The first and final chapters by Vaage and Lightstone define a theme that recurs throughout the book, namely, the degree to which the category of rivalry adequately names the issue(s) that must be addressed when comparing and contrasting the social destiny of different religious groups in antiquity. Is the category of rivalry ultimately a telling one for research in this area? Or does such a category, more or less immediately, require qualification through other considerations? Since the editor of the book and the author of this preface also wrote the first chapter, my presentation of the question is hardly impartial or objective. Suffice it to say that I chose the term “rivalry” to name an issue I thought could be intriguing and productive for collective inquiry. This issue, in a word, was the role that social power—both its imaginary pursuit and concrete conquest—played in shaping the diverse destiny of various religious groups in the early Roman Empire. By the pursuit and conquest of social power, I meant the stratagems developed and deployed by a given religious group to attain and secure its immediate social survival as well as, sometimes, an enduring political presence, if not eventual dominance. Of course, I also chose the term to provoke debate. Such debate quite properly includes an exploration of the limits of the category itself.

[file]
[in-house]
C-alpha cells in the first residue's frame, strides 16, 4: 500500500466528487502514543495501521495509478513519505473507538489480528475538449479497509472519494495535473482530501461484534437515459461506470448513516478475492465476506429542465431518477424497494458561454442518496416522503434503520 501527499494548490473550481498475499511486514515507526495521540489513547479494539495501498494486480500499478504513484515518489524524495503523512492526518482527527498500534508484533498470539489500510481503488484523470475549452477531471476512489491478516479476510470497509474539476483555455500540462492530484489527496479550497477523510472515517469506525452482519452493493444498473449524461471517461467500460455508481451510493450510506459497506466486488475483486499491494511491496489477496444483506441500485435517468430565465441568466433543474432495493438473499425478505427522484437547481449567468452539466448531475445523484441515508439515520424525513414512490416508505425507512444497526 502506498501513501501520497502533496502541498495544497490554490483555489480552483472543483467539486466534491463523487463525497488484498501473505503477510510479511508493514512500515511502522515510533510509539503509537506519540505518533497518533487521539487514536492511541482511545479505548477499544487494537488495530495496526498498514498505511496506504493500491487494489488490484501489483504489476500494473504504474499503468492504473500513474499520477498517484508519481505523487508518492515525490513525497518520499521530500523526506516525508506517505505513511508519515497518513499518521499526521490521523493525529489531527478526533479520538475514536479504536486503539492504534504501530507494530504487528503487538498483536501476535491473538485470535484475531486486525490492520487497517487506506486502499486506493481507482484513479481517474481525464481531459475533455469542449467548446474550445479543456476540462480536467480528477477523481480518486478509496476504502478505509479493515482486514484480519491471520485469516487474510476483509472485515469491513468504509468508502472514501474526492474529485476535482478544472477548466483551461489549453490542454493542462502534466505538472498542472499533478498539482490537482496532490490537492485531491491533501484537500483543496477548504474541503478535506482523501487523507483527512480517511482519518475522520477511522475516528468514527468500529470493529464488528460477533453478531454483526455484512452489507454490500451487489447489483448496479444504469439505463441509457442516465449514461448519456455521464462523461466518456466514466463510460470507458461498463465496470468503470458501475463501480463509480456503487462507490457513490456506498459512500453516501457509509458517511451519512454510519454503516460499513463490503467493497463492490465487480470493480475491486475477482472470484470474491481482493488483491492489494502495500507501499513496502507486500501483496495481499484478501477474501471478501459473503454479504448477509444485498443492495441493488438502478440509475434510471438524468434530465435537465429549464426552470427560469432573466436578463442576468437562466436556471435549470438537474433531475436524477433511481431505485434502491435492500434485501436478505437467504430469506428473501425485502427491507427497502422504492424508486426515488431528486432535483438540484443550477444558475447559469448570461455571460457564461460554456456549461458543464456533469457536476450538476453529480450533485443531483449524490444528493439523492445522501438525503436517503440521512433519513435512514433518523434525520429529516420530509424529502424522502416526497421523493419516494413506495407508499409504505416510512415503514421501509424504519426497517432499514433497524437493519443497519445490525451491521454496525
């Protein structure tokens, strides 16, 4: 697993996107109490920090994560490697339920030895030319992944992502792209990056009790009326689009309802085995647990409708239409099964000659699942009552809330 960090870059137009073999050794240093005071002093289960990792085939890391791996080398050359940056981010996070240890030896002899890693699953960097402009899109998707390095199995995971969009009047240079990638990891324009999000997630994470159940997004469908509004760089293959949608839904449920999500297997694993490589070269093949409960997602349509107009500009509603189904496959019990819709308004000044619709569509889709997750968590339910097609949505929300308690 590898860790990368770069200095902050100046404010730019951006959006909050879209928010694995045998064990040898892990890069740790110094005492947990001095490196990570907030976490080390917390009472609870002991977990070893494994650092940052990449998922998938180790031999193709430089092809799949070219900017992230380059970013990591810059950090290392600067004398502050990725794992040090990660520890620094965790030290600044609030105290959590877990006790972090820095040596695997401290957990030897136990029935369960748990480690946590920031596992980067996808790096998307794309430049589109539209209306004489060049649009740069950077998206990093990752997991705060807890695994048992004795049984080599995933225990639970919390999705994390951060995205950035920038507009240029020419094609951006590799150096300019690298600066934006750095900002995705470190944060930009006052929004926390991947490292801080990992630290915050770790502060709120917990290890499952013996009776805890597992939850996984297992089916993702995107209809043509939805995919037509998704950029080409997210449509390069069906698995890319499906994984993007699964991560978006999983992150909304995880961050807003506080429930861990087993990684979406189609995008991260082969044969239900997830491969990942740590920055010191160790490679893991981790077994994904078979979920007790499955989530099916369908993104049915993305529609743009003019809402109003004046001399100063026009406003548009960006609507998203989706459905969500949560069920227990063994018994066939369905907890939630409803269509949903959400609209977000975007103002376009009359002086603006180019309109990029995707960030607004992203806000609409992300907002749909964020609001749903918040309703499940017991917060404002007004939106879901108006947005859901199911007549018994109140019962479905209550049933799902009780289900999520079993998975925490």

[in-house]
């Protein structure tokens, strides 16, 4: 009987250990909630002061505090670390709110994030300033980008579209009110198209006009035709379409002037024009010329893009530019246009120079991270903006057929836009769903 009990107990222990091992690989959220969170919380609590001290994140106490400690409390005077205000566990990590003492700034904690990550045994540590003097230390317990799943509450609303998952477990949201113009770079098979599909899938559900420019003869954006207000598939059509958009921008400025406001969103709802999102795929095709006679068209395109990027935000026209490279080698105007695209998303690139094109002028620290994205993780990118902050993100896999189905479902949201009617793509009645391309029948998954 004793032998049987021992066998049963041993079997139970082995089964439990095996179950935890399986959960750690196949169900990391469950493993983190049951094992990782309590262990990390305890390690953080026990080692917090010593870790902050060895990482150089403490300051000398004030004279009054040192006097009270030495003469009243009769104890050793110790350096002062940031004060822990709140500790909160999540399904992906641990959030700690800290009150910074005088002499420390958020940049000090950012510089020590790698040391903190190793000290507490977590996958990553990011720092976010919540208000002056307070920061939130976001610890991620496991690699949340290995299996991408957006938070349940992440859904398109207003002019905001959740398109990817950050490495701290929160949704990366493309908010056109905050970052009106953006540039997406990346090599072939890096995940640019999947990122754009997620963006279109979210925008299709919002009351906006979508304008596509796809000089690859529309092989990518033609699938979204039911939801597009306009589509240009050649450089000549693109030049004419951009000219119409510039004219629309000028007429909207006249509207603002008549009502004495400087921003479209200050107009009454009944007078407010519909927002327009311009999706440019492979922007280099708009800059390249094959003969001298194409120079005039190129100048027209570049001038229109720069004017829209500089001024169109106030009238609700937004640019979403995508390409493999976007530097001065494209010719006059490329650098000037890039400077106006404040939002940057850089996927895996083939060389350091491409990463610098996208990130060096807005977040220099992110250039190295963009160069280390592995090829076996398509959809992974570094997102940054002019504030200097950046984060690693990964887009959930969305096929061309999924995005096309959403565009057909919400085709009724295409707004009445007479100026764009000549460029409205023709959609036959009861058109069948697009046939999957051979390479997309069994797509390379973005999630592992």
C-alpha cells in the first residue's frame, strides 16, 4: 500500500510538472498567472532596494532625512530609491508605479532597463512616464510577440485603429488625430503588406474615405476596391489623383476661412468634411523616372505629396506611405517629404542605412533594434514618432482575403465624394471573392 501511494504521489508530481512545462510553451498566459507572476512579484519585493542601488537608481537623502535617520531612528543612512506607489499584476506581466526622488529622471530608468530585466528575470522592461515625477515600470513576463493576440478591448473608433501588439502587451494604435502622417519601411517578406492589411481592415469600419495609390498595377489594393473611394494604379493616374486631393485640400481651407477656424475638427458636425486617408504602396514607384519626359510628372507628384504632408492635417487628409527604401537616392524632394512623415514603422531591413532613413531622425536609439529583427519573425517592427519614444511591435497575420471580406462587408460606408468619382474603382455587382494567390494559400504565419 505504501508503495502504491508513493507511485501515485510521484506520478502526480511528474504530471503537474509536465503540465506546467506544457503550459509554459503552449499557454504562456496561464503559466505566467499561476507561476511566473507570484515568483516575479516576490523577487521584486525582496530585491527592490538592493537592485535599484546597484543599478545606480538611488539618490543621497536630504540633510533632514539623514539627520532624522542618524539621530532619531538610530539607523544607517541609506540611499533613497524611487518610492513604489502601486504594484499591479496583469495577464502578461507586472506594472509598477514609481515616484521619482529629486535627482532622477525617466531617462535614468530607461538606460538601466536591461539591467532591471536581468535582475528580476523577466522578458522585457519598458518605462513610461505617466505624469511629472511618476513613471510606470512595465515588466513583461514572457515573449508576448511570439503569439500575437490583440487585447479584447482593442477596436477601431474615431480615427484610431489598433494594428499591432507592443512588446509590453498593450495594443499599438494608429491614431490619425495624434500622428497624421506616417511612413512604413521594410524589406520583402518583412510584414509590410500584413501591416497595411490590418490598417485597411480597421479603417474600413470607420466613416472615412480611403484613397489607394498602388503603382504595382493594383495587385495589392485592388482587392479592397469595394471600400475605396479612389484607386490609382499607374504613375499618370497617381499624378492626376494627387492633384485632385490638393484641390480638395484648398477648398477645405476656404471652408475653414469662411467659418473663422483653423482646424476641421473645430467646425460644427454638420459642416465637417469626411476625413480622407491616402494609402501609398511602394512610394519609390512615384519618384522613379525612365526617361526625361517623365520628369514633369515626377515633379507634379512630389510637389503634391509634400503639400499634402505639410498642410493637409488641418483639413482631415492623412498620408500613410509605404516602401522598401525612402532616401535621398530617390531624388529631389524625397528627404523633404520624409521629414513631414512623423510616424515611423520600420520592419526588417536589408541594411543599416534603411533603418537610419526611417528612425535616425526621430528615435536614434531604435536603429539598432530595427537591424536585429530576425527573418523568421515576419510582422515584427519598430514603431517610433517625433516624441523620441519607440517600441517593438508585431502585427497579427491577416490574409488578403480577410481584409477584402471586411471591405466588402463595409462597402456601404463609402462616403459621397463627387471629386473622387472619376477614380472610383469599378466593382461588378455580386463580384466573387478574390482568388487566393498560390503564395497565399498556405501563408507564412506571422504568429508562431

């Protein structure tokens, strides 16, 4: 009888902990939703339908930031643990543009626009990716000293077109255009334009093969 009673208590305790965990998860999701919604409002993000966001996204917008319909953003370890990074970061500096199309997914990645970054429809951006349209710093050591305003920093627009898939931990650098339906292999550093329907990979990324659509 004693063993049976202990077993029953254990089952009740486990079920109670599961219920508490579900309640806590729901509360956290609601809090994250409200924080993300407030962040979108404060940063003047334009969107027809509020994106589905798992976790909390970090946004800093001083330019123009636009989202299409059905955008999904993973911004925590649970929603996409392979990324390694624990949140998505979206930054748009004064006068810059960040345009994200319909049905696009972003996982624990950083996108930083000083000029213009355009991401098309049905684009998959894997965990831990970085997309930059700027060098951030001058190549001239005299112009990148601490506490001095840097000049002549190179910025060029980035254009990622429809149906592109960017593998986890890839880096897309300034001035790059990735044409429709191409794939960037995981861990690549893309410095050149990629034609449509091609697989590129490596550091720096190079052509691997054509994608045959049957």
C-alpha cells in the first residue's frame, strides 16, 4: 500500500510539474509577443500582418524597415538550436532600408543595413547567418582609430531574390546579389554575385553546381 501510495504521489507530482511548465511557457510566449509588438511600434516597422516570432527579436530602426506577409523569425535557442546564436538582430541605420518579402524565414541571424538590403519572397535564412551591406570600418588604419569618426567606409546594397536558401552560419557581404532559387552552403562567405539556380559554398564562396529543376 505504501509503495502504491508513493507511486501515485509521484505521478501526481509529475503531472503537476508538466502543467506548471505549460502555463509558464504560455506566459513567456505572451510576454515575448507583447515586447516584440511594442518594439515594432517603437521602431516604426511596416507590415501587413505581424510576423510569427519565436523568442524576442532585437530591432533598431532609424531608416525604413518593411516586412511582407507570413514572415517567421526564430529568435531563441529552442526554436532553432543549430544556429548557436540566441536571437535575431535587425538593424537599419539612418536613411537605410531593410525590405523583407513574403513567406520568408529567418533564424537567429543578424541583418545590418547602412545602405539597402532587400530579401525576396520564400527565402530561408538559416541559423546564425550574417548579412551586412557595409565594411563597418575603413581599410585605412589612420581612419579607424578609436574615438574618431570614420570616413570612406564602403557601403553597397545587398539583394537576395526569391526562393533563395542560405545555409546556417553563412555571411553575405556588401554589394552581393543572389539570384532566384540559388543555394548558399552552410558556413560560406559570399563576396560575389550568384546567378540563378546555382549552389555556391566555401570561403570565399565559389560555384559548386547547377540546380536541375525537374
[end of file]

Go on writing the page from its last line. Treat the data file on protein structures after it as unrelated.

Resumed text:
In part 2, the reader has before her three quite different chapters, each of which takes up the question of the category of mission as part of the standard vocabulary of scholarly discourse about Christian origins and the history of other religious groups in the early Roman Empire. In the first chapter of the book, it was proposed that the category of mission be abandoned altogether. Neither Terence Donaldson nor Steve Mason in their respective chapters on Paul and Josephus has been willing to do so. At the same time, both Donaldson and Mason take care to define clearly, viz. redefine what exactly they mean by mission.
In the case of Paul, to his own surprise, Donaldson admits that he did not discover the explicit missionary sensibility he thought that he would find in Paul; instead, Donaldson discerns a more modest or subdued list of apostolic things to do. If Paul had a mission, it was not apparently at the forefront of his consciousness, nor of the discourse Paul used about himself. Moreover, to describe the specific content of this understated mission and its scope is said to require more exegetical work. One might wonder why the apostolic robe has proven to be so threadbare on this point.